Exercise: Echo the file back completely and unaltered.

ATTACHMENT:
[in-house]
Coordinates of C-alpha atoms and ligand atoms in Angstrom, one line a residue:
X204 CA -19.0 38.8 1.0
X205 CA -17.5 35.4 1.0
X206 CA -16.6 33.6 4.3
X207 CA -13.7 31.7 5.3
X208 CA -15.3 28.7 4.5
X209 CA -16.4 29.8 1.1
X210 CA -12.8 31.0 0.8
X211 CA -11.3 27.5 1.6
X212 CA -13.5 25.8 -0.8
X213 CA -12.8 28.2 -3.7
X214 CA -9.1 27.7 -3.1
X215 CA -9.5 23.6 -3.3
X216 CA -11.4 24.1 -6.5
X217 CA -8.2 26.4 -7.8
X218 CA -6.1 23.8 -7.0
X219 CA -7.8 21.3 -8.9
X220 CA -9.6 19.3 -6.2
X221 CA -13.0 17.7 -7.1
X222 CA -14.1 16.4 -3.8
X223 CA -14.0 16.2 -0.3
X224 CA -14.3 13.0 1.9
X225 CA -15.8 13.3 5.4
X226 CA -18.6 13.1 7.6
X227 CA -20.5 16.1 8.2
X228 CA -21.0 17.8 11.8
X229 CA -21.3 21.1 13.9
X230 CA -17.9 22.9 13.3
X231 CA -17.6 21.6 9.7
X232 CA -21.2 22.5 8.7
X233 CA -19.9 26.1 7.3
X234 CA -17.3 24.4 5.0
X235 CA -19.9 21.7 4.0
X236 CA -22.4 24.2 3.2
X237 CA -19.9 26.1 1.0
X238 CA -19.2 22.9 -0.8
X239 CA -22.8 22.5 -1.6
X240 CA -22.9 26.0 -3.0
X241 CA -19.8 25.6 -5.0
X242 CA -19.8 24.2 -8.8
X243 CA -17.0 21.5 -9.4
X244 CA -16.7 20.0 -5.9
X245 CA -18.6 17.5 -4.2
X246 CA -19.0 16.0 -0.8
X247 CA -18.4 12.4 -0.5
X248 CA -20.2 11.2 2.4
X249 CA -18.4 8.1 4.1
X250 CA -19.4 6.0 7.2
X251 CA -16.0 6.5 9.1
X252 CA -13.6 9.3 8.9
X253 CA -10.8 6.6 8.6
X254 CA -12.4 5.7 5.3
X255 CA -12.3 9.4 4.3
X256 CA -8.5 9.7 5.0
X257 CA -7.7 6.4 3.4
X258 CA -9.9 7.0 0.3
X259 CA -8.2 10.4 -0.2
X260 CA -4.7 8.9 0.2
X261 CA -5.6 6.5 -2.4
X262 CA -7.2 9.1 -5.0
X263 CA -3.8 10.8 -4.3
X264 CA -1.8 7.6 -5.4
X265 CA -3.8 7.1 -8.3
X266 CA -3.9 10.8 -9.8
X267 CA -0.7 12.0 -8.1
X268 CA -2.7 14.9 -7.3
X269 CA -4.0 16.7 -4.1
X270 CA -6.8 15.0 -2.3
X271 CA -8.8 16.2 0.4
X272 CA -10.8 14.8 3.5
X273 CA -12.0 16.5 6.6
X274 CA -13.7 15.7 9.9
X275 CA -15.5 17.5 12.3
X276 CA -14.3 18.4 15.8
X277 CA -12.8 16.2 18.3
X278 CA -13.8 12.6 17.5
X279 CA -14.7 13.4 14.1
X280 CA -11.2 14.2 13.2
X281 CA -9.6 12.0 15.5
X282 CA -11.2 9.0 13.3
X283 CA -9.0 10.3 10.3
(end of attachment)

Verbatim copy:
[in-house]
Coordinates of C-alpha atoms and ligand atoms in Angstrom, one line a residue:
X204 CA -19.0 38.8 1.0
X205 CA -17.5 35.4 1.0
X206 CA -16.6 33.6 4.3
X207 CA -13.7 31.7 5.3
X208 CA -15.3 28.7 4.5
X209 CA -16.4 29.8 1.1
X210 CA -12.8 31.0 0.8
X211 CA -11.3 27.5 1.6
X212 CA -13.5 25.8 -0.8
X213 CA -12.8 28.2 -3.7
X214 CA -9.1 27.7 -3.1
X215 CA -9.5 23.6 -3.3
X216 CA -11.4 24.1 -6.5
X217 CA -8.2 26.4 -7.8
X218 CA -6.1 23.8 -7.0
X219 CA -7.8 21.3 -8.9
X220 CA -9.6 19.3 -6.2
X221 CA -13.0 17.7 -7.1
X222 CA -14.1 16.4 -3.8
X223 CA -14.0 16.2 -0.3
X224 CA -14.3 13.0 1.9
X225 CA -15.8 13.3 5.4
X226 CA -18.6 13.1 7.6
X227 CA -20.5 16.1 8.2
X228 CA -21.0 17.8 11.8
X229 CA -21.3 21.1 13.9
X230 CA -17.9 22.9 13.3
X231 CA -17.6 21.6 9.7
X232 CA -21.2 22.5 8.7
X233 CA -19.9 26.1 7.3
X234 CA -17.3 24.4 5.0
X235 CA -19.9 21.7 4.0
X236 CA -22.4 24.2 3.2
X237 CA -19.9 26.1 1.0
X238 CA -19.2 22.9 -0.8
X239 CA -22.8 22.5 -1.6
X240 CA -22.9 26.0 -3.0
X241 CA -19.8 25.6 -5.0
X242 CA -19.8 24.2 -8.8
X243 CA -17.0 21.5 -9.4
X244 CA -16.7 20.0 -5.9
X245 CA -18.6 17.5 -4.2
X246 CA -19.0 16.0 -0.8
X247 CA -18.4 12.4 -0.5
X248 CA -20.2 11.2 2.4
X249 CA -18.4 8.1 4.1
X250 CA -19.4 6.0 7.2
X251 CA -16.0 6.5 9.1
X252 CA -13.6 9.3 8.9
X253 CA -10.8 6.6 8.6
X254 CA -12.4 5.7 5.3
X255 CA -12.3 9.4 4.3
X256 CA -8.5 9.7 5.0
X257 CA -7.7 6.4 3.4
X258 CA -9.9 7.0 0.3
X259 CA -8.2 10.4 -0.2
X260 CA -4.7 8.9 0.2
X261 CA -5.6 6.5 -2.4
X262 CA -7.2 9.1 -5.0
X263 CA -3.8 10.8 -4.3
X264 CA -1.8 7.6 -5.4
X265 CA -3.8 7.1 -8.3
X266 CA -3.9 10.8 -9.8
X267 CA -0.7 12.0 -8.1
X268 CA -2.7 14.9 -7.3
X269 CA -4.0 16.7 -4.1
X270 CA -6.8 15.0 -2.3
X271 CA -8.8 16.2 0.4
X272 CA -10.8 14.8 3.5
X273 CA -12.0 16.5 6.6
X274 CA -13.7 15.7 9.9
X275 CA -15.5 17.5 12.3
X276 CA -14.3 18.4 15.8
X277 CA -12.8 16.2 18.3
X278 CA -13.8 12.6 17.5
X279 CA -14.7 13.4 14.1
X280 CA -11.2 14.2 13.2
X281 CA -9.6 12.0 15.5
X282 CA -11.2 9.0 13.3
X283 CA -9.0 10.3 10.3